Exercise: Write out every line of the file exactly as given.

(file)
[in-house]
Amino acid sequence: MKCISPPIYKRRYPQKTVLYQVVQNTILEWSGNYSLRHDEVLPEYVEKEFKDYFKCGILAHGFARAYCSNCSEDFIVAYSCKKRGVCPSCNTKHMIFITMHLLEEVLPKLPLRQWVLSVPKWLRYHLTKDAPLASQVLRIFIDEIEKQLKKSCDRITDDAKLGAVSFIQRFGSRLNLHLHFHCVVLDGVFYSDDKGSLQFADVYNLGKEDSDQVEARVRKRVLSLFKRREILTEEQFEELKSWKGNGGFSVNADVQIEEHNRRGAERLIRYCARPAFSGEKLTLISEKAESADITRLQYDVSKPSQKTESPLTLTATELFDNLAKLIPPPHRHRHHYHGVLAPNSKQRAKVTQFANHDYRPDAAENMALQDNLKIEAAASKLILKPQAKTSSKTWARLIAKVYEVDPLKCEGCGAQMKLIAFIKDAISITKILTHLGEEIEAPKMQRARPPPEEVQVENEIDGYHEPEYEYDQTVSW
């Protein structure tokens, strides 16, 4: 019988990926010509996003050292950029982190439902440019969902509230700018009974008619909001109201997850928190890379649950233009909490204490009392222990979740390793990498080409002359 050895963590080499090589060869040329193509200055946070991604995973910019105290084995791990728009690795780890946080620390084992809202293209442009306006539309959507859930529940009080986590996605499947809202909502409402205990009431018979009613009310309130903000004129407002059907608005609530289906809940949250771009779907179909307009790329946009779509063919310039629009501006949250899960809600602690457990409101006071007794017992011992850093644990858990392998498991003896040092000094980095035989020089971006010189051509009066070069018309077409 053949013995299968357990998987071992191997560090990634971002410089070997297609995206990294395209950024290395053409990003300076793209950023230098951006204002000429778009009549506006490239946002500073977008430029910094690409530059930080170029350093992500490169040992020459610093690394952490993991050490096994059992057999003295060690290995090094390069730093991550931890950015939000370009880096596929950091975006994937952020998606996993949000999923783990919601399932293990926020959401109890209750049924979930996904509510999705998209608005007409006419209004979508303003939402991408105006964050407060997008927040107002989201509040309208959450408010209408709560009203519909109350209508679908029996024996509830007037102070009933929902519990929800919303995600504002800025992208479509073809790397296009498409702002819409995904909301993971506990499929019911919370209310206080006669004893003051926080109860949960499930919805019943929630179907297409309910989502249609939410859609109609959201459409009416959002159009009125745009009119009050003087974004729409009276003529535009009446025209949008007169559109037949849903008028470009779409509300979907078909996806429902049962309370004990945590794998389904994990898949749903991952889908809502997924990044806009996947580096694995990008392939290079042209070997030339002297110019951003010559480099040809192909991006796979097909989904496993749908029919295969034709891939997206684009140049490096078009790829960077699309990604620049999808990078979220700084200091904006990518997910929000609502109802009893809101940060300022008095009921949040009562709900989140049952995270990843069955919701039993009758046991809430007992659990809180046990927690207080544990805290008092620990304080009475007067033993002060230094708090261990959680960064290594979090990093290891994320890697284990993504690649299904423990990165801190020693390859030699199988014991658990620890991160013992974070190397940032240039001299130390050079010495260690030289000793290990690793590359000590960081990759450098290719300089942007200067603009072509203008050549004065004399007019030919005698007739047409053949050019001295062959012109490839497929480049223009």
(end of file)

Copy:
[in-house]
Amino acid sequence: MKCISPPIYKRRYPQKTVLYQVVQNTILEWSGNYSLRHDEVLPEYVEKEFKDYFKCGILAHGFARAYCSNCSEDFIVAYSCKKRGVCPSCNTKHMIFITMHLLEEVLPKLPLRQWVLSVPKWLRYHLTKDAPLASQVLRIFIDEIEKQLKKSCDRITDDAKLGAVSFIQRFGSRLNLHLHFHCVVLDGVFYSDDKGSLQFADVYNLGKEDSDQVEARVRKRVLSLFKRREILTEEQFEELKSWKGNGGFSVNADVQIEEHNRRGAERLIRYCARPAFSGEKLTLISEKAESADITRLQYDVSKPSQKTESPLTLTATELFDNLAKLIPPPHRHRHHYHGVLAPNSKQRAKVTQFANHDYRPDAAENMALQDNLKIEAAASKLILKPQAKTSSKTWARLIAKVYEVDPLKCEGCGAQMKLIAFIKDAISITKILTHLGEEIEAPKMQRARPPPEEVQVENEIDGYHEPEYEYDQTVSW
């Protein structure tokens, strides 16, 4: 019988990926010509996003050292950029982190439902440019969902509230700018009974008619909001109201997850928190890379649950233009909490204490009392222990979740390793990498080409002359 050895963590080499090589060869040329193509200055946070991604995973910019105290084995791990728009690795780890946080620390084992809202293209442009306006539309959507859930529940009080986590996605499947809202909502409402205990009431018979009613009310309130903000004129407002059907608005609530289906809940949250771009779907179909307009790329946009779509063919310039629009501006949250899960809600602690457990409101006071007794017992011992850093644990858990392998498991003896040092000094980095035989020089971006010189051509009066070069018309077409 053949013995299968357990998987071992191997560090990634971002410089070997297609995206990294395209950024290395053409990003300076793209950023230098951006204002000429778009009549506006490239946002500073977008430029910094690409530059930080170029350093992500490169040992020459610093690394952490993991050490096994059992057999003295060690290995090094390069730093991550931890950015939000370009880096596929950091975006994937952020998606996993949000999923783990919601399932293990926020959401109890209750049924979930996904509510999705998209608005007409006419209004979508303003939402991408105006964050407060997008927040107002989201509040309208959450408010209408709560009203519909109350209508679908029996024996509830007037102070009933929902519990929800919303995600504002800025992208479509073809790397296009498409702002819409995904909301993971506990499929019911919370209310206080006669004893003051926080109860949960499930919805019943929630179907297409309910989502249609939410859609109609959201459409009416959002159009009125745009009119009050003087974004729409009276003529535009009446025209949008007169559109037949849903008028470009779409509300979907078909996806429902049962309370004990945590794998389904994990898949749903991952889908809502997924990044806009996947580096694995990008392939290079042209070997030339002297110019951003010559480099040809192909991006796979097909989904496993749908029919295969034709891939997206684009140049490096078009790829960077699309990604620049999808990078979220700084200091904006990518997910929000609502109802009893809101940060300022008095009921949040009562709900989140049952995270990843069955919701039993009758046991809430007992659990809180046990927690207080544990805290008092620990304080009475007067033993002060230094708090261990959680960064290594979090990093290891994320890697284990993504690649299904423990990165801190020693390859030699199988014991658990620890991160013992974070190397940032240039001299130390050079010495260690030289000793290990690793590359000590960081990759450098290719300089942007200067603009072509203008050549004065004399007019030919005698007739047409053949050019001295062959012109490839497929480049223009």